Coal: a Human History
Coal: A Human History was written by Barbara Freese to focus on the history of coal and how mankind has used it as part of their lifestyle. Ever since the times when early nomads used the slash-and-burn method, coal has been around acting as jewelry for the Romans and as fuel for peasants and the noble class in Britain. Coal was in such high demand that many inventions were utilized for the convenience of retrieving it from intolerable conditions such as vacuums and the construction of more efficient underground tunnels.
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The book gives insight of how this small stone has been so vital to humans that they were able to adapt to the ways coal best functions. Freese wrote this non-fiction book to inform how coal has affected humans socially, economically, and medically. As an Assistant Attorney General of Minnesota she has helped enforce the major pollution laws of her state. Freese suppose that the public need to know how to contain themselves and use coal in moderation, unlike our prior generations.
It is thought by Freese that if humankind continues to act greedy with coal, the planet will only continue to get abused by the actions of humans. The book explains in vast detail how a greasy lump of fertilized plant and soil has given many opportunities for human growth to prosper. Offering heat as an energy source, coal has made a lasting impression on what humans are today. It is stated in the book that without the use of coal many inventions would not be around due to the facilitation of its connection to coal and life today would be most certainly different.
As humans first discovered coal, like every other commodity on Earth, there had to be experiments before the best use for it was found. Freese illustrates the introduction of coal and the great lengths human civilization went trough to find this use. While the Romans named the stone Britain’s Best Stone, they used it to carve jewelry from it. The use of expensive jewelry soon lost its value due to mass quantities of coal was discovered. The use of it as diamonds gave some wealth at first for the Romans the jewels were no longer made after 150 years.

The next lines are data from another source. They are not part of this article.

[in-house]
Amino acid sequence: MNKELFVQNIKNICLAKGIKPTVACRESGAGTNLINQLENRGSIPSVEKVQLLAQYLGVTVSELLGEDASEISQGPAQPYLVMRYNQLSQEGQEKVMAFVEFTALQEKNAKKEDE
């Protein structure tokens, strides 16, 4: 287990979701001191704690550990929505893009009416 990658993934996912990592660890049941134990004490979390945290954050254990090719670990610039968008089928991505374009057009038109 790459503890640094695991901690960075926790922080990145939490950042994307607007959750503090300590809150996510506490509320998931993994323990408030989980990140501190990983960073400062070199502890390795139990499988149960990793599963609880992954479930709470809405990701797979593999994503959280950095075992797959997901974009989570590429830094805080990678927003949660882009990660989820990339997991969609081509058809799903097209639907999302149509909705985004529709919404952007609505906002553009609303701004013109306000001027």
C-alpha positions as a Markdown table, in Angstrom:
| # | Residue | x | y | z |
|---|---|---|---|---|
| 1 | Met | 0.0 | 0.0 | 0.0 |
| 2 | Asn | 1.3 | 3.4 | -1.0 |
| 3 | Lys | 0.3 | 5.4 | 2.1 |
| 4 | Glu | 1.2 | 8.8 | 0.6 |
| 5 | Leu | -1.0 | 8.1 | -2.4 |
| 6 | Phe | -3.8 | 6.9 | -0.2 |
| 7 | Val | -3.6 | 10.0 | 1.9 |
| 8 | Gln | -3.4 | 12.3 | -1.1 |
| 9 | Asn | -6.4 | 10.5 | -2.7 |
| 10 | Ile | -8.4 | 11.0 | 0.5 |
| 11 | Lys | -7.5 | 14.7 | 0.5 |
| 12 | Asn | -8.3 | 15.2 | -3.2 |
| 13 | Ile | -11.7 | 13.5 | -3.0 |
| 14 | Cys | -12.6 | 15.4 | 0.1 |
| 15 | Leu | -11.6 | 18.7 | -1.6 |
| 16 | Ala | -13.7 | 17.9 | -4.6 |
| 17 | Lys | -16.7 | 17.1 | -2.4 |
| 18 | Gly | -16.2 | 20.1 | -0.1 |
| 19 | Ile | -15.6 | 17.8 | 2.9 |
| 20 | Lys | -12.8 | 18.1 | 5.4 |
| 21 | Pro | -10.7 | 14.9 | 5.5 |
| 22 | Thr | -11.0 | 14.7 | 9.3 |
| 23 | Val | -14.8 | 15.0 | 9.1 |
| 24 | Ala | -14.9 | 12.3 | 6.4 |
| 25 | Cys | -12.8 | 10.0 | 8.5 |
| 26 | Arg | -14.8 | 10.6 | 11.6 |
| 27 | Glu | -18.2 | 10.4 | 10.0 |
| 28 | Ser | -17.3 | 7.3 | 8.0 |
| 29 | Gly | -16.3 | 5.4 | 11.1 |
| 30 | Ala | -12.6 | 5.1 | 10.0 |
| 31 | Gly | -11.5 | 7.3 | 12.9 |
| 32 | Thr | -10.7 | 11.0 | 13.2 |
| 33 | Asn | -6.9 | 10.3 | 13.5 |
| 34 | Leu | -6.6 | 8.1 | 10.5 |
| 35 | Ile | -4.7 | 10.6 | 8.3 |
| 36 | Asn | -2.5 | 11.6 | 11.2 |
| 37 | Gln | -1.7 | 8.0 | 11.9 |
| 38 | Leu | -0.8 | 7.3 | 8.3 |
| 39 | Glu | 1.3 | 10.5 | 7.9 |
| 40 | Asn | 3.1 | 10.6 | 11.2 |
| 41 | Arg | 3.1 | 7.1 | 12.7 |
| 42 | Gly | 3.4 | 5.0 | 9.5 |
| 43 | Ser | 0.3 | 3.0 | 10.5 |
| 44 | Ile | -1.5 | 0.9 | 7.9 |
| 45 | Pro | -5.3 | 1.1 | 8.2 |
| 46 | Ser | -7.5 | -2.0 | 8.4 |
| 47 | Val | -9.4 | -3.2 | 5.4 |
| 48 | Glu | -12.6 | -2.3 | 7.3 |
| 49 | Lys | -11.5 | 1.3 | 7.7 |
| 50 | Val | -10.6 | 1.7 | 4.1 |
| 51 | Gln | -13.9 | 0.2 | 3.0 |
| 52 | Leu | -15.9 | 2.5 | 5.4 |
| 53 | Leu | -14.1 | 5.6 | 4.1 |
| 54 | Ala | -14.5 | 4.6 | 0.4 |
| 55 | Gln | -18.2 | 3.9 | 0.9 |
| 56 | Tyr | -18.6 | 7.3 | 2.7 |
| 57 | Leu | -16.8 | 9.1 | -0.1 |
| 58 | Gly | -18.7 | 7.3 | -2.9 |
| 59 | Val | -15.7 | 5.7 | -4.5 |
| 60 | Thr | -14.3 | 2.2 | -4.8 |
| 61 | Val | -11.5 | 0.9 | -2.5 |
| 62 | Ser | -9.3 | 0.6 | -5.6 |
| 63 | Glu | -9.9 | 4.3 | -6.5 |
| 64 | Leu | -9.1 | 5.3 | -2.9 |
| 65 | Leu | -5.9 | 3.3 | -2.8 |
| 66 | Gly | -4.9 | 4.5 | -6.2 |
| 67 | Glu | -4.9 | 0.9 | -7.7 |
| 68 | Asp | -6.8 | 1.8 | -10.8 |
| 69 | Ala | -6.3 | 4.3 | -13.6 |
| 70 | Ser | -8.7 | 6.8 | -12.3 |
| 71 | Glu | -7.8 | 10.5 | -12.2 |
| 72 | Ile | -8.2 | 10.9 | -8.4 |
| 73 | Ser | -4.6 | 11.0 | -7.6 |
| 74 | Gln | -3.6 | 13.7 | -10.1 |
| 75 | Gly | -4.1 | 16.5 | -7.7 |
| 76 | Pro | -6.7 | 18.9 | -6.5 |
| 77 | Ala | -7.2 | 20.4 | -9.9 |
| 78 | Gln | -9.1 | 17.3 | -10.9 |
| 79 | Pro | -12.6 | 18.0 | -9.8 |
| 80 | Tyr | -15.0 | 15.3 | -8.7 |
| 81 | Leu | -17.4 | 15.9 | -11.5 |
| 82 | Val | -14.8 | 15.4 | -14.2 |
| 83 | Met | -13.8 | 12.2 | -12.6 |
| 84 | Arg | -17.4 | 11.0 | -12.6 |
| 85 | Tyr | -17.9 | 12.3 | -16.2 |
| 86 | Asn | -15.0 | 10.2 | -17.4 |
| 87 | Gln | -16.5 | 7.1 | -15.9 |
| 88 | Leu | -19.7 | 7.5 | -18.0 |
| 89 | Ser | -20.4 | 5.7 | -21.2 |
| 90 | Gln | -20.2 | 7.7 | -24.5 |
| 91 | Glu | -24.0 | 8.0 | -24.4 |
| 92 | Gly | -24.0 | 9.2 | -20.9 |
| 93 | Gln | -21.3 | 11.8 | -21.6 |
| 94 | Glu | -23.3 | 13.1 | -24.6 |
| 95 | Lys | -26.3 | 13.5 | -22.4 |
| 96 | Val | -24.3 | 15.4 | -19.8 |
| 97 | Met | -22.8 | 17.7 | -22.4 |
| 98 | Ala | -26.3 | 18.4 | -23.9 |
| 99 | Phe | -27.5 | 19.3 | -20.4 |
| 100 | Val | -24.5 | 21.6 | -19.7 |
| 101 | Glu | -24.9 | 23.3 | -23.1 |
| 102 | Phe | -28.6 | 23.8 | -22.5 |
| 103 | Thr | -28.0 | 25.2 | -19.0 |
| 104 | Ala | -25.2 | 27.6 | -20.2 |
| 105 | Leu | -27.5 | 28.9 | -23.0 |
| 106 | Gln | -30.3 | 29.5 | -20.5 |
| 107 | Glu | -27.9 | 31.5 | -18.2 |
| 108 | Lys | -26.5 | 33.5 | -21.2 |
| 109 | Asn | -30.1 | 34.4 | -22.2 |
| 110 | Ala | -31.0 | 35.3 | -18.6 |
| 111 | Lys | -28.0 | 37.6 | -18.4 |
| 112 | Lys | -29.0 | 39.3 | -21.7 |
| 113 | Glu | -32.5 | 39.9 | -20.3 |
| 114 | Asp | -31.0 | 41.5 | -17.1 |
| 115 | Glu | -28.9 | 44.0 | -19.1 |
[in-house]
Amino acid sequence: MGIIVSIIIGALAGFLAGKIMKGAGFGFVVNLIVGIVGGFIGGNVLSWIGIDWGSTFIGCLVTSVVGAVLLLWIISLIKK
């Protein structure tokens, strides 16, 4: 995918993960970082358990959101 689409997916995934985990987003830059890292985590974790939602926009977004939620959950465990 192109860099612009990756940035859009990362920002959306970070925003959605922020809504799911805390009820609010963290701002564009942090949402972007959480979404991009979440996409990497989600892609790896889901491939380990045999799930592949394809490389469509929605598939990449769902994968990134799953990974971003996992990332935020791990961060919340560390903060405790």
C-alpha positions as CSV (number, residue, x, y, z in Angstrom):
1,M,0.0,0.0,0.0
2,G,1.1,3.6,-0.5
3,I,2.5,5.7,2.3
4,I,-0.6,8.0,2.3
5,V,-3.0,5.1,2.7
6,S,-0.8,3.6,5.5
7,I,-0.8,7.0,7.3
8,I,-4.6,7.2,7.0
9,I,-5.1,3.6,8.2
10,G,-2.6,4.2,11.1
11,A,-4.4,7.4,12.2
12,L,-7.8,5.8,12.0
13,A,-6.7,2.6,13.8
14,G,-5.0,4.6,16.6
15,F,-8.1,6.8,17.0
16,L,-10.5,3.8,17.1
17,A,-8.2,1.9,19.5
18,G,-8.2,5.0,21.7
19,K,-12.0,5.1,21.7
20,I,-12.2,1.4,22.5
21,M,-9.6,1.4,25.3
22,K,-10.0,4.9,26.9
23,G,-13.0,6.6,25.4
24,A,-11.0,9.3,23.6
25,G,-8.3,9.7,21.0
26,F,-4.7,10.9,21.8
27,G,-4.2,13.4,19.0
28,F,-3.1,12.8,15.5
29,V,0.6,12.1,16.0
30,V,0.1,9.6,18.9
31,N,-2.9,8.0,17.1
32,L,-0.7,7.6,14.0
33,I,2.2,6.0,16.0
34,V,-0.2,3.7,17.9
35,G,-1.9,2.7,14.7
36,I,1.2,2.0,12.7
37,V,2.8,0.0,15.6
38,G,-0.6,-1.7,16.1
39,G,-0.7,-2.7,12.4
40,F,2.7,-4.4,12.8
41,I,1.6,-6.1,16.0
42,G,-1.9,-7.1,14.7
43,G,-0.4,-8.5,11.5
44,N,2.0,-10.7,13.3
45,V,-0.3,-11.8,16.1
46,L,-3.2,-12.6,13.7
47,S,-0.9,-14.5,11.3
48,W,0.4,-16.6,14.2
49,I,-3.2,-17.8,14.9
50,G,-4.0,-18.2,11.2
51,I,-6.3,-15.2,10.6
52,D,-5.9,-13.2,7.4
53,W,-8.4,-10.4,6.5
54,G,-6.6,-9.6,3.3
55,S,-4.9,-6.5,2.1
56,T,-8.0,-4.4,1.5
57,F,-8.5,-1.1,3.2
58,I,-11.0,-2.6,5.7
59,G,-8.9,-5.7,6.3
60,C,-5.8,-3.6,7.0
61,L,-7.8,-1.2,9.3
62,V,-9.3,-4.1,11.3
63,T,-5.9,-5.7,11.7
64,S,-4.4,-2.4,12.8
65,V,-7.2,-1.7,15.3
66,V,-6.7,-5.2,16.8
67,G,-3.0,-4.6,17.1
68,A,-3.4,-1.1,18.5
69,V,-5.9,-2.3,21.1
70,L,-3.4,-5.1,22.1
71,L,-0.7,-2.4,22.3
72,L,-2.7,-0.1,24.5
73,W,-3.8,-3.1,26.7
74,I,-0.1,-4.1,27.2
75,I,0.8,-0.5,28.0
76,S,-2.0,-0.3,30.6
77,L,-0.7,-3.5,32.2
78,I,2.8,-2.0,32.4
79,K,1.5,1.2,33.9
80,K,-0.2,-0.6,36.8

The term “jet-black” comes from the jewels which were named jet. While the many uses of coal led to various attempts for improvement, there was only one true use for coal that proved to be worthy and beneficial. The use of coal which is most common today started in the 700’s CE and it is the use of coal as an energy source. Though not officially used as a heat source until the 1100’s CE, many methods of burning it for protective smoke were used. While the use of coal for heat was cheaper than wood, the side effects of it shortly began to show.
As the mass used of coal came to be, the price of it rose sharply as up to ? of lower class family wages were used only for the minimal amount of coal needed to survive harsh cold months. London also grew dependent on coal and many signs were showing just why this statement was true. The coal smoke smudged the city and thick black clouds could be seen from miles away surrounding London. These plus other negative effects of coal explains how the misuse of coal led to more negative occurrences than positive and beneficial use it gave.